Permanent URI for this collection


Recent Submissions

Now showing 1 - 2 of 2
  • Item
    Near-peer mentorship for undergraduate training in Ugandan medical schools: views of undergraduate students
    (PanAfrican Medical Journal, 2016-04-15) Kasozi, Jannat
    Introduction: Masters Students are major stakeholders in undergraduate medical education but their contribution has not been documented in Uganda. The aim of the study was to explore and document views and experiences of undergraduate students regarding the role of masters students as educators in four Ugandan medical schools. Methods: This was a cross-sectional descriptive study using qualitative data collection methods. Eight Focus Group Discussions were conducted among eighty one selected preclinical and clinical students in the consortium of four Ugandan medical schools: Mbarara University of Science and Technology, Makerere College of Health Sciences, Gulu University and Kampala International University, Western Campus. Data analysis was done using thematic analysis. Participants' privacy and confidentiality were respected and participant identifiers were not included in data analysis. Results: Undergraduate students from all the medical schools viewed the involvement of master's students as very important. Frequent contact between masters and undergraduate students was reported as an important factor in undergraduate students' motivation and learning. Despite the useful contribution, master' students face numerous challenges like heavy workload and conflicting priorities. Conclusion: According to undergraduate students in Ugandan medical schools, involvement of master's students in the teaching and learning of undergraduate students is both useful and challenging to masters and undergraduate students. Masters students provide peer mentorship to the undergraduate students. The senior educators are still needed to do their work and also to support the master's students in their teaching role.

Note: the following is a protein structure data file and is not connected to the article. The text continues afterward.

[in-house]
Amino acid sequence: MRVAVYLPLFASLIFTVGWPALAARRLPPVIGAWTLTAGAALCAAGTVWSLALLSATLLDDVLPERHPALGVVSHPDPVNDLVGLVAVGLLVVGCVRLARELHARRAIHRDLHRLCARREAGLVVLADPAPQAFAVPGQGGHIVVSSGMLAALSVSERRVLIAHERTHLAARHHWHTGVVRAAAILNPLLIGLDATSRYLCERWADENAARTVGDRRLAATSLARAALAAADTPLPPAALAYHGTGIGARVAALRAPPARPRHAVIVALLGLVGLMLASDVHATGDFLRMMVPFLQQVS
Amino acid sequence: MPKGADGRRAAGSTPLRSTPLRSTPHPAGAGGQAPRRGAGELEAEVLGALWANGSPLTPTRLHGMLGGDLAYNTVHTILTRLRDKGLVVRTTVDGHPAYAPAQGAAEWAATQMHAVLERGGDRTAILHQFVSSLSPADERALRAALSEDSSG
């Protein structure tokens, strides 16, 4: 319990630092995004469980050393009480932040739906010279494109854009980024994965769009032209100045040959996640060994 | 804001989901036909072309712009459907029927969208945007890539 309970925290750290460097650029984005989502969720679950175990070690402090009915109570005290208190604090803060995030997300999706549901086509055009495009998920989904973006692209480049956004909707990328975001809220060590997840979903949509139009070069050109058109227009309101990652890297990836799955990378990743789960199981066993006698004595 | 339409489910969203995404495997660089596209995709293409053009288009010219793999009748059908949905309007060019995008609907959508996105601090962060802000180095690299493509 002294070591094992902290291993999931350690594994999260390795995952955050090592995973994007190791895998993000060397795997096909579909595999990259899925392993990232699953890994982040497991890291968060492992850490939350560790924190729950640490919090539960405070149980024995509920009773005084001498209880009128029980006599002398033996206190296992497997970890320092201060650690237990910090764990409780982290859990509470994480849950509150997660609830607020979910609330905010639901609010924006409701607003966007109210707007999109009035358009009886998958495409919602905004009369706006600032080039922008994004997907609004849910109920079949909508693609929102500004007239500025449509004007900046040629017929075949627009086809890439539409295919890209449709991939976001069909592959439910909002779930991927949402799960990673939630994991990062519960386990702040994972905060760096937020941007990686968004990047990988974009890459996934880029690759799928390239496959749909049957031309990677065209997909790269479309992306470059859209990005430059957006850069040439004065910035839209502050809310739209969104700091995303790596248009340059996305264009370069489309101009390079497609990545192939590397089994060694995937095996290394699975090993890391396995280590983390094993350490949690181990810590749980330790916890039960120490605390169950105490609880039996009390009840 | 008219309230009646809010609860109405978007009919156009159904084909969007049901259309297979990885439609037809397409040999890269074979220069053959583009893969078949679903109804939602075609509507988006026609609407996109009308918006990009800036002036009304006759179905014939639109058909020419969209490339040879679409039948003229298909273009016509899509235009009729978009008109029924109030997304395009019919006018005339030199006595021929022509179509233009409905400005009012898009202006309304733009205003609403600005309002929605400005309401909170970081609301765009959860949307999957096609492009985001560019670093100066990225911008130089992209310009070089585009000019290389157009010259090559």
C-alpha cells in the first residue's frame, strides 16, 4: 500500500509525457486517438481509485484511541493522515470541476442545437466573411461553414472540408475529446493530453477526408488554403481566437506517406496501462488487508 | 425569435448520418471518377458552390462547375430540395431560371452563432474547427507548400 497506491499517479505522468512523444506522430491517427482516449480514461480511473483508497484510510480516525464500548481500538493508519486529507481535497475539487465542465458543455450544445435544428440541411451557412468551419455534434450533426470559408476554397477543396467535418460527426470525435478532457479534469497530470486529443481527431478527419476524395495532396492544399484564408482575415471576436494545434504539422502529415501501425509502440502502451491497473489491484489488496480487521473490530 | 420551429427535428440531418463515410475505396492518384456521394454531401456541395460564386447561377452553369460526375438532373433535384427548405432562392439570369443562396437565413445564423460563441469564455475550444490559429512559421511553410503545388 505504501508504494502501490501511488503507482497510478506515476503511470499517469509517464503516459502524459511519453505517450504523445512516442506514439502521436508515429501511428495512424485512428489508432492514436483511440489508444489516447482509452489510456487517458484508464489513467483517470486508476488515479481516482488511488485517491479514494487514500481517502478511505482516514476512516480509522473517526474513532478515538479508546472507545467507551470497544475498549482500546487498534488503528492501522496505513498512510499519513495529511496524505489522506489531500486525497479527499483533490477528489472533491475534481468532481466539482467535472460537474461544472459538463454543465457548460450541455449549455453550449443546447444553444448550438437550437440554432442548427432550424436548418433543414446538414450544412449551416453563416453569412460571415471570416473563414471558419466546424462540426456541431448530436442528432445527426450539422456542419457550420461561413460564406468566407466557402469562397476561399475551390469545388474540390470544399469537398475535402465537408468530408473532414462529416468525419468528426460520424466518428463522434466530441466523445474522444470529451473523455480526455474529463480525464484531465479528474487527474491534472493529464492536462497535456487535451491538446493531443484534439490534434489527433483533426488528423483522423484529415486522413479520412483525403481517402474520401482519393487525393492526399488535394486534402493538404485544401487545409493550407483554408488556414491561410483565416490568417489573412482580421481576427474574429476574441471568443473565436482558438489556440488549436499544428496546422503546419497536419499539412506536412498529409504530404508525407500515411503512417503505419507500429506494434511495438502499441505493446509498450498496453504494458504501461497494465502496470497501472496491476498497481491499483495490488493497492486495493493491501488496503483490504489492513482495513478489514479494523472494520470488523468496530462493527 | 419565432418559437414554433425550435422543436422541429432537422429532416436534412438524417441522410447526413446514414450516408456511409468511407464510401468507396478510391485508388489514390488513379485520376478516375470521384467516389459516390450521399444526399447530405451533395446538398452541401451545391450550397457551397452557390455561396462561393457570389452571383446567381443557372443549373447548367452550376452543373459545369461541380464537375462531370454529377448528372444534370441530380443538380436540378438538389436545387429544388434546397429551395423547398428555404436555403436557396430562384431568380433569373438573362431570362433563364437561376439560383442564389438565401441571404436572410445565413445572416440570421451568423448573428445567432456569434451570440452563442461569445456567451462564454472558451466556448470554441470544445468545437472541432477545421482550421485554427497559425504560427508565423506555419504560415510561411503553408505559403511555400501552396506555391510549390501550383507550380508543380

• Item
    Availability of Essential Medicines and Supplies during the Dual Pull-Push System of Drugs Acquisition in Kaliro District, Uganda
    (Pharmaceutical Care & Health Systems, 2015-03) Bruno, Okiror; Onchweri, Albert Nyanchoka; Ondieki, Miruka Conrad; Nyabayo, Maniga Josephat
    The Ugandan government has experimented with various supply chain models for delivery of essential drugs and supplies. In 2010, the dual pull-push system was adopted; however drug stock outs are still a common occurrence in health facilities. This study on availability of essential medicines during the dual Pull-Push system in Kaliro District was undertaken, to be used as an indirect or direct indicator of effectiveness of the dual pull-push system of drugs acquisition in the district. The study combined quantitative and qualitative methods; the study mainly based on; document review (stock cards, delivery notes,) and key informant interviews. Results showed that average stock-out duration of essential medicines and supplies was 23.89% (20.47 % for essential medicines and 27.32% for medical supplies). ACT Artemether/lumefantrine 20/120 mg tablets had the highest percentage stock-out followed by Cotrimoxazole 480mg tablets (51.6 and 32.4 %, respectively). Among the short falls of the system were; drug requisitions based on neither morbidity nor consumption methods of quantification, delays during distribution, supplying medicines with short shelf life, rare condition drugs or low usage drugs. In conclusion, the trend of essential medicines and supplies availability during the dual pull-push system seemed to be declining since its initiation in 2010. It is thus recommended that national medical stores involve stakeholders at all stages of medicines and supplies planning, especially the district health officers, who are the final consumers in the supply chain. The government can also adopt a revolving drug fund system, in the form of ‘Special Pharmacies and drug stores’ to enhance availability of essential drugs in public facilities and thus improve the quality of health care.